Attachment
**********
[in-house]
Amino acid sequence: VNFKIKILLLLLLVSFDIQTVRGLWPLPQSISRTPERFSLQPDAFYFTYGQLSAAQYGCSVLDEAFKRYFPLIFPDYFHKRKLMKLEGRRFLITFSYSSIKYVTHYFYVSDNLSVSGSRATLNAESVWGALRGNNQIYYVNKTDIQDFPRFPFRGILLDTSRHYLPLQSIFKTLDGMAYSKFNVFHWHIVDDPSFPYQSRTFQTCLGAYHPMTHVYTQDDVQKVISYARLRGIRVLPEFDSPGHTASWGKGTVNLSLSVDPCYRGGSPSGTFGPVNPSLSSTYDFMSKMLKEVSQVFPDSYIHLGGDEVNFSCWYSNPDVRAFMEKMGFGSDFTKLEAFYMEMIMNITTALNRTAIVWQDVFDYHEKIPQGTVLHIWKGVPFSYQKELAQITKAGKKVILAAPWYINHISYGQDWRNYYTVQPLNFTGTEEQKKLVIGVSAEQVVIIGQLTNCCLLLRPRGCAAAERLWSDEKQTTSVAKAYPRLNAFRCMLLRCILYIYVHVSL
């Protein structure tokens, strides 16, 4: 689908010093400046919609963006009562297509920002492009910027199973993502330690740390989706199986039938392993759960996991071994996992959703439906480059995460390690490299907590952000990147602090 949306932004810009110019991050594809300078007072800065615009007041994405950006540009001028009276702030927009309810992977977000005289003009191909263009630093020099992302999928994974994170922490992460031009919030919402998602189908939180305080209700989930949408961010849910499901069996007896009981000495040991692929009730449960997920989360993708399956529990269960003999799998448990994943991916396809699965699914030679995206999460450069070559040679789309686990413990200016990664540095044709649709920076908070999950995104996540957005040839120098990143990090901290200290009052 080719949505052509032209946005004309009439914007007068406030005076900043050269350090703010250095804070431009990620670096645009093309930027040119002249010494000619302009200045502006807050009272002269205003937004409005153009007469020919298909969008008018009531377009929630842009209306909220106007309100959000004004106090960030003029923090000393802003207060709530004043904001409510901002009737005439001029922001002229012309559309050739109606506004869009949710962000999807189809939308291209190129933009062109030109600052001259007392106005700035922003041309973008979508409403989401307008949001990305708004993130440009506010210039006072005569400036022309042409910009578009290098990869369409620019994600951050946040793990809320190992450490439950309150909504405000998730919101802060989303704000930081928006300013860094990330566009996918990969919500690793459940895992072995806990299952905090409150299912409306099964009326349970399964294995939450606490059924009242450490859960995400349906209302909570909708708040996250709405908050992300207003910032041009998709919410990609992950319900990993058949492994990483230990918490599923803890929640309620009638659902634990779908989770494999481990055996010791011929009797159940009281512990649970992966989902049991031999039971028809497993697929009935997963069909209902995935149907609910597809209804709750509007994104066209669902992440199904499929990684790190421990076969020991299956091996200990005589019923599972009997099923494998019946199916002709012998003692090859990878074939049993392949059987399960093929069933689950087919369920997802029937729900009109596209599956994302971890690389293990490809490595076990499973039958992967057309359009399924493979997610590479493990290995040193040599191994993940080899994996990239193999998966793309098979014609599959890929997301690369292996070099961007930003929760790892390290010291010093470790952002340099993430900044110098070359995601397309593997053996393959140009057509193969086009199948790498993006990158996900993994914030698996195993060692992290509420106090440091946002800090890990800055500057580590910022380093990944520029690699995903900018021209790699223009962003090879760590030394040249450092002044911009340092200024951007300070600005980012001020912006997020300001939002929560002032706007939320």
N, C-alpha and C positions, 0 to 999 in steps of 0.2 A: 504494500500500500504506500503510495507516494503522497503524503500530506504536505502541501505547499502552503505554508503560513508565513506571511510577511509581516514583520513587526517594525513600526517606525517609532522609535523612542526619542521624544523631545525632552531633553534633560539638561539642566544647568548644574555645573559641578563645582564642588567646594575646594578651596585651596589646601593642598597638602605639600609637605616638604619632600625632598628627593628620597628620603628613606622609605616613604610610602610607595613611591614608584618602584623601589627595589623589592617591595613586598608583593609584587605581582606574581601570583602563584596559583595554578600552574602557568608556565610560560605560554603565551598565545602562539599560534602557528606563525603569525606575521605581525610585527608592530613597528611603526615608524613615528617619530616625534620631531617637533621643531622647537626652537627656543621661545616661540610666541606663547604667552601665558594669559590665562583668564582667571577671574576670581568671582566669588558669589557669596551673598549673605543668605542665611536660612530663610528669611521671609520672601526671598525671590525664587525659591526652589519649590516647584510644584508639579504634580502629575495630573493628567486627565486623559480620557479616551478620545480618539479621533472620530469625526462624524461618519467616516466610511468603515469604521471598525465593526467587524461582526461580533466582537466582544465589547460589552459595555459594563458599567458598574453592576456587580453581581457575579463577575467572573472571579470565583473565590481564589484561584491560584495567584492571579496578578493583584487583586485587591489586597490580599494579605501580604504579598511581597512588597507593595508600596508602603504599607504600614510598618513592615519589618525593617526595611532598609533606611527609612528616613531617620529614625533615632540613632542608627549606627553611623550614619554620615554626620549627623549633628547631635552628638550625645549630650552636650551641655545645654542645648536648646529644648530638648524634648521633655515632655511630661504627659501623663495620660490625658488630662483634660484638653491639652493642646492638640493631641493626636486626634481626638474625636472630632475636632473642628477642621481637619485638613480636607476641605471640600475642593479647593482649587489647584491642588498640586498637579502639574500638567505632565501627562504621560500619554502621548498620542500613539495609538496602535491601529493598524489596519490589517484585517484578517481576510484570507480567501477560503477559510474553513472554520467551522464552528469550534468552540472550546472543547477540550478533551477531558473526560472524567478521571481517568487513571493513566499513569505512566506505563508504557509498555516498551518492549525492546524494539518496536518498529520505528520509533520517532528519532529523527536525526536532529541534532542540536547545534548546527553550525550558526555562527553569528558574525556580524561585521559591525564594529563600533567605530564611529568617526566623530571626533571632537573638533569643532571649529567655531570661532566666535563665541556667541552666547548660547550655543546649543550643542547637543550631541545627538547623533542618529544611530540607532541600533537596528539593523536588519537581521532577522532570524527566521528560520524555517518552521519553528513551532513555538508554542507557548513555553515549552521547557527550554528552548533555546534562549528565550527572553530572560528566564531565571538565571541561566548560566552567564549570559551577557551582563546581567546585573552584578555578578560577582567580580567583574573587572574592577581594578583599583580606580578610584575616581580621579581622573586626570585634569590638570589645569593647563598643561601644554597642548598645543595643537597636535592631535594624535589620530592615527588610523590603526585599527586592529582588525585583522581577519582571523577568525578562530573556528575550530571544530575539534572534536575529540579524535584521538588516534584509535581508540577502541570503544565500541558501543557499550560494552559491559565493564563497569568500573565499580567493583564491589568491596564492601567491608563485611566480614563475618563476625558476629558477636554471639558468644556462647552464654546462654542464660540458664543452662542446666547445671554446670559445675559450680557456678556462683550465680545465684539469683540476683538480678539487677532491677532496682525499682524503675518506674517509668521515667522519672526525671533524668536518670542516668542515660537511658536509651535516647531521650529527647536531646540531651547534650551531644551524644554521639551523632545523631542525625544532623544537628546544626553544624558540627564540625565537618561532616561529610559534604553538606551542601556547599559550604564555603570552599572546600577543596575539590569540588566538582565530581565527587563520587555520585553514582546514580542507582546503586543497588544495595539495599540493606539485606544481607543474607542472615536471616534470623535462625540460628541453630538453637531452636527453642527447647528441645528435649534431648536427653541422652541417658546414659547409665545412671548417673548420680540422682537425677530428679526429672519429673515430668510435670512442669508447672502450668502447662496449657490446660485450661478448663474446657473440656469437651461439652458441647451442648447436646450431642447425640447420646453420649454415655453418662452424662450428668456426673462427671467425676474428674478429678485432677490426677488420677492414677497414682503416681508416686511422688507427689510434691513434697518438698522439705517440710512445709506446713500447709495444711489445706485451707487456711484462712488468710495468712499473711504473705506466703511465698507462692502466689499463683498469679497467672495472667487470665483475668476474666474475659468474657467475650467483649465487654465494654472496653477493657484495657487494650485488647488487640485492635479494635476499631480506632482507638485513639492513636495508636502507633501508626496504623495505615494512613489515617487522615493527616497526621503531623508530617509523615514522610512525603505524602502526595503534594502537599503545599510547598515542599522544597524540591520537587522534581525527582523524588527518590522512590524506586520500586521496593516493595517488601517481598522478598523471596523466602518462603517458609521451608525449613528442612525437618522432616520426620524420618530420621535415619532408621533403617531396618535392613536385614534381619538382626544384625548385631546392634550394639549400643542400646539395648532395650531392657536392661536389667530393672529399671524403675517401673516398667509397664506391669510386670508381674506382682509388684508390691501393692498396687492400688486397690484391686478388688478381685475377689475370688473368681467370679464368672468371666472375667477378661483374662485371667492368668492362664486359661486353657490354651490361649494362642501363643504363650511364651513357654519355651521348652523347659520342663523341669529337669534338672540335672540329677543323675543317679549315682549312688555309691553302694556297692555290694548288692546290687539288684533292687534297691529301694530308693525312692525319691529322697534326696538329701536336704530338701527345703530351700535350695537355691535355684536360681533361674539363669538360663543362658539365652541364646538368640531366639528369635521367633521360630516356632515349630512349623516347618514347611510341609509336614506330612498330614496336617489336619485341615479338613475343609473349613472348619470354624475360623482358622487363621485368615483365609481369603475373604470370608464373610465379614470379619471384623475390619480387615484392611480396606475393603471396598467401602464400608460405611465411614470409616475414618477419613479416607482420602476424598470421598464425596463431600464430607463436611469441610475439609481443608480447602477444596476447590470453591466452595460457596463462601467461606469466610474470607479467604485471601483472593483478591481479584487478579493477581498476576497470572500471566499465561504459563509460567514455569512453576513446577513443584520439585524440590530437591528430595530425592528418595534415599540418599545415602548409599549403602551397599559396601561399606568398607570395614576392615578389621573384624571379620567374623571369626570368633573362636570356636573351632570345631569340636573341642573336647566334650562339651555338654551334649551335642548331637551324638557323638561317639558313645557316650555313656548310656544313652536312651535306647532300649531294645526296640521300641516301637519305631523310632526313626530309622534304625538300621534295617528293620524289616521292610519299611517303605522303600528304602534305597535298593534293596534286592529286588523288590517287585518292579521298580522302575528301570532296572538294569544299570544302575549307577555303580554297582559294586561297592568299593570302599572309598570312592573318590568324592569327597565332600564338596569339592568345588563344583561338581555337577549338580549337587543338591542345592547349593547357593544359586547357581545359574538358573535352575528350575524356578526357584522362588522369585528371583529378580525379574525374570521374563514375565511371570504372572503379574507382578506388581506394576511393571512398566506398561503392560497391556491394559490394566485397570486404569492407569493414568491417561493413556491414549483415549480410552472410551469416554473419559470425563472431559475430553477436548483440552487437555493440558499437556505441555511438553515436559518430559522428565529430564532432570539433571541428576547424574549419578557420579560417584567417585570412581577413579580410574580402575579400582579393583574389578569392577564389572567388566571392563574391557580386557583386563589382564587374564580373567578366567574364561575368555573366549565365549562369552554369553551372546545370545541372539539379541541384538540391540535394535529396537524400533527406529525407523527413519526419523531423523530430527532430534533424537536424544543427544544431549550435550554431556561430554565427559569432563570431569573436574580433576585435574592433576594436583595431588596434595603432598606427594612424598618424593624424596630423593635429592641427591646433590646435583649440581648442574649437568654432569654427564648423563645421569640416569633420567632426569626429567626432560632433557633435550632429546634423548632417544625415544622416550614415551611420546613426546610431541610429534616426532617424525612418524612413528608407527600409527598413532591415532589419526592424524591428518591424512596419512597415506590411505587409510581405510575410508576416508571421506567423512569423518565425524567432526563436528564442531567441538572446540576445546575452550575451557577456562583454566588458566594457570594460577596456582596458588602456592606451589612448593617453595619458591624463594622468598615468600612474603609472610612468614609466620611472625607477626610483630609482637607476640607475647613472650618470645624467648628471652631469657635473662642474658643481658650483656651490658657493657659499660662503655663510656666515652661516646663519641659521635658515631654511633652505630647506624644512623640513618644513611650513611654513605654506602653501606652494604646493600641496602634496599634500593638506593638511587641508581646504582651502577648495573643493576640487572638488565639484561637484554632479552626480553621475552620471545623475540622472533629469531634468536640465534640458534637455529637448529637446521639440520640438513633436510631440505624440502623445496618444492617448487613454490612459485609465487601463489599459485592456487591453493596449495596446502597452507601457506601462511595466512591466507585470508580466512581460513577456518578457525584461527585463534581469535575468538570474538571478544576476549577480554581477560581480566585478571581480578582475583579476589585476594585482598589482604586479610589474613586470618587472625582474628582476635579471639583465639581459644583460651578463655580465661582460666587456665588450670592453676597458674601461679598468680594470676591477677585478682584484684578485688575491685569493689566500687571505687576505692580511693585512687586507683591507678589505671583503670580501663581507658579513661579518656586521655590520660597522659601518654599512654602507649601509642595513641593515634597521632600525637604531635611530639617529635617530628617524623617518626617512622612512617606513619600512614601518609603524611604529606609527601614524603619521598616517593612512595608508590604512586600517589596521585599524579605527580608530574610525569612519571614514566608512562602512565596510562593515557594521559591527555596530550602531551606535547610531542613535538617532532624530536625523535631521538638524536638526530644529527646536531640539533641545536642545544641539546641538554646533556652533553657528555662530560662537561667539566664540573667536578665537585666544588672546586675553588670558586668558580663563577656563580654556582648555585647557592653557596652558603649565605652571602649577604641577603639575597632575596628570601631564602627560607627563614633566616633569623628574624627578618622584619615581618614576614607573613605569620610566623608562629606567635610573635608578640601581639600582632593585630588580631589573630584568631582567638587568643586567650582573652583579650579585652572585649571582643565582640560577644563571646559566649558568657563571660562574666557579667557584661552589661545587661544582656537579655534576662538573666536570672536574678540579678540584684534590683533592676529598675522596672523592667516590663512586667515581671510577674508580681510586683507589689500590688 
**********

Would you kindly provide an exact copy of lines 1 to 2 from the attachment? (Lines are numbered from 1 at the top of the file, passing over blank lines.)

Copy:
[in-house]
Amino acid sequence: VNFKIKILLLLLLVSFDIQTVRGLWPLPQSISRTPERFSLQPDAFYFTYGQLSAAQYGCSVLDEAFKRYFPLIFPDYFHKRKLMKLEGRRFLITFSYSSIKYVTHYFYVSDNLSVSGSRATLNAESVWGALRGNNQIYYVNKTDIQDFPRFPFRGILLDTSRHYLPLQSIFKTLDGMAYSKFNVFHWHIVDDPSFPYQSRTFQTCLGAYHPMTHVYTQDDVQKVISYARLRGIRVLPEFDSPGHTASWGKGTVNLSLSVDPCYRGGSPSGTFGPVNPSLSSTYDFMSKMLKEVSQVFPDSYIHLGGDEVNFSCWYSNPDVRAFMEKMGFGSDFTKLEAFYMEMIMNITTALNRTAIVWQDVFDYHEKIPQGTVLHIWKGVPFSYQKELAQITKAGKKVILAAPWYINHISYGQDWRNYYTVQPLNFTGTEEQKKLVIGVSAEQVVIIGQLTNCCLLLRPRGCAAAERLWSDEKQTTSVAKAYPRLNAFRCMLLRCILYIYVHVSL